There has been a lot of controversy over the proposed building of a new church where the Cinema Moscow amphitheater is located on the corner of Abovyan and Tumanyan Streets. Here’s what we know.
In early March the Armenian government revealed plans to build a new church on the site where the massive St. Poghos-Petros once stood before it was destroyed in the 1930s to make way for a new movie house. Rather than tearing down Cinema Moscow, which would cause mass havoc, the amphitheater—built in the 1960s—will be removed instead. That way, everyone would be happy, or so someone behind this bad idea initially thought.
What’s the problem? The amphitheater is the only one of its kind in Yerevan, where spring and summer concerts are held, albeit infrequently. Last year, however, it was the venue of a classical music festival, and some jazz performances were held there as well. Rock fests have also taken place there in the past. So it clearly serves a beneficial purpose as an inviting open stage to promote the music and arts.
But there seems to be mainly negative connotations associated with this proposal. The restoration of the grounds where Katoghike Church stands on the corner of Abovyan and Sayat Nova Streets has yet to get under way. It’s been nearly two years since demolition of the Linguistics Institute first began. That building constructed by the Soviets was the site of a 17th century cathedral. Katoghike itself was essentially a church within a church dating from the 13th century—the cathedral had been built around it four centuries later. The Soviets apparently decided to preserve Katoghike and simply built the institute around it, which also served as a protective barrier. Now Katoghike stands alone and vulnerable on an empty lot with no signs of construction of a new church and a Yerevan residence for the Catholicos, as was originally intended. (The distance from the Holy See to Yerevan is at most 14 kilometers, by the way.) So given that this plan has still yet to be commenced—apparently when is anyone’s guess—and since it’s virtually one block north from Cinema Moscow, there doesn’t seem to be a need for another church, or rather the expectation of two new ones being built.
There is another fact to consider—there are simply not enough churchgoers to justify the construction of another church. Religious education in Armenia is poor. The first indicator of this is when you visit any church outside of the city—like Khor Virab, one of the most sacred sites in Armenia–on a Sunday afternoon and observe teenagers stomp across the grounds shouting after one another. Inside the church you hear people talking loudly and misbehaving, like they’re in their own living rooms. It makes no difference if the church is working or not, you encounter the same puzzling situation wherever you go. People, especially the younger generations, simply don’t know better because the education is not there.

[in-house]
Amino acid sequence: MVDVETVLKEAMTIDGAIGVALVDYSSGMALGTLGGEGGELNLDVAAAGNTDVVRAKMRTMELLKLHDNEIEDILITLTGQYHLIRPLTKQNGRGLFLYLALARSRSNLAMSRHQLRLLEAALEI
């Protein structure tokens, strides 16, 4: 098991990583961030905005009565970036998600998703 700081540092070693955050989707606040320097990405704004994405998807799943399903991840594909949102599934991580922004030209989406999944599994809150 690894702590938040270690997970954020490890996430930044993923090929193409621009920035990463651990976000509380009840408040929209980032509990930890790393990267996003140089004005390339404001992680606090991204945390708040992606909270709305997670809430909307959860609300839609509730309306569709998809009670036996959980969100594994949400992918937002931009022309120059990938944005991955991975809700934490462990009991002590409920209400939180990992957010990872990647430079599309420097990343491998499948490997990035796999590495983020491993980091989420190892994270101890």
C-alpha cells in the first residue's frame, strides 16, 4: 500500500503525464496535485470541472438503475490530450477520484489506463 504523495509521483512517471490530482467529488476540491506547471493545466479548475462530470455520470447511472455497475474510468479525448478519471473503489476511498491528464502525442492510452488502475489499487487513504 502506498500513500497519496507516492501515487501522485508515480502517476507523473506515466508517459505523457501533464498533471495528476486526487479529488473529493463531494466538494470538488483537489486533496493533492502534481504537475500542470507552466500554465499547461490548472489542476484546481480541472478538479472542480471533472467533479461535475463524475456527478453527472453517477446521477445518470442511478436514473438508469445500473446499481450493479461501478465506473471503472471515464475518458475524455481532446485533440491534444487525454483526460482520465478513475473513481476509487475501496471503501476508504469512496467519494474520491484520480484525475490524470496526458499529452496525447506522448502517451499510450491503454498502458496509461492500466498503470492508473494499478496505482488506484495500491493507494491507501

And that responsibility falls directly on the shoulders of the Catholicos. Sending an SMS message reading “Christ is risen from the dead” on Easter is not enough to actively spread the word of Christ. You can’t build a church and simply expect people to attend and worship, especially on a site where many do not want one to be built at all. Ejmiadzin has been transmitting aggressive messages through a few priests on television who look and sound more like thugs than devout servants of God. The outcry against this project has been regularly publicized in press conferences, talk shows and newspaper articles. The Catholicos himself has remained silent on this issue.
Furthermore, Armenian citizens are generally unhappy with the Armenian Apostolic Church. When you hear people tell you, “We don’t have a Catholicos” or “This guy is a Mafioso,” about the head of the Armenian Church and “All Armenians,” there is something dreadfully wrong. I don’t know a single person who has anything positive to say about Catholicos Karekin II—he is believed by many to be a businessman first and foremost. The “Nor Zovk” chain of supermarkets in Yerevan purportedly belongs to him, as just one example of his enterprise. In reality, Vasken I is still revered and respected as The Catholicos, while his two successors have questionable reputations.
Most of the activism against this project has been initiated by a group called SAVE Cinema Moscow Open-Air Hall, which has as of today 5,862 Facebook members. According to a March 25 article published by EurasiaNet.org, the group collected over 18,000 signatures so far for its petition to stop the project. Last week, Hetq claimed that the number had reached 23,400.
If Karekin II has any intention of saving face, he would resign from this idea altogether. With each passing day he is becoming exceedingly unpopular. The destruction of the amphitheater will earn him a cult status in Armenia, and he will no longer be remotely taken seriously by anyone who comprehends the sublime divinity he is supposed to uphold but is perceived to misrepresent.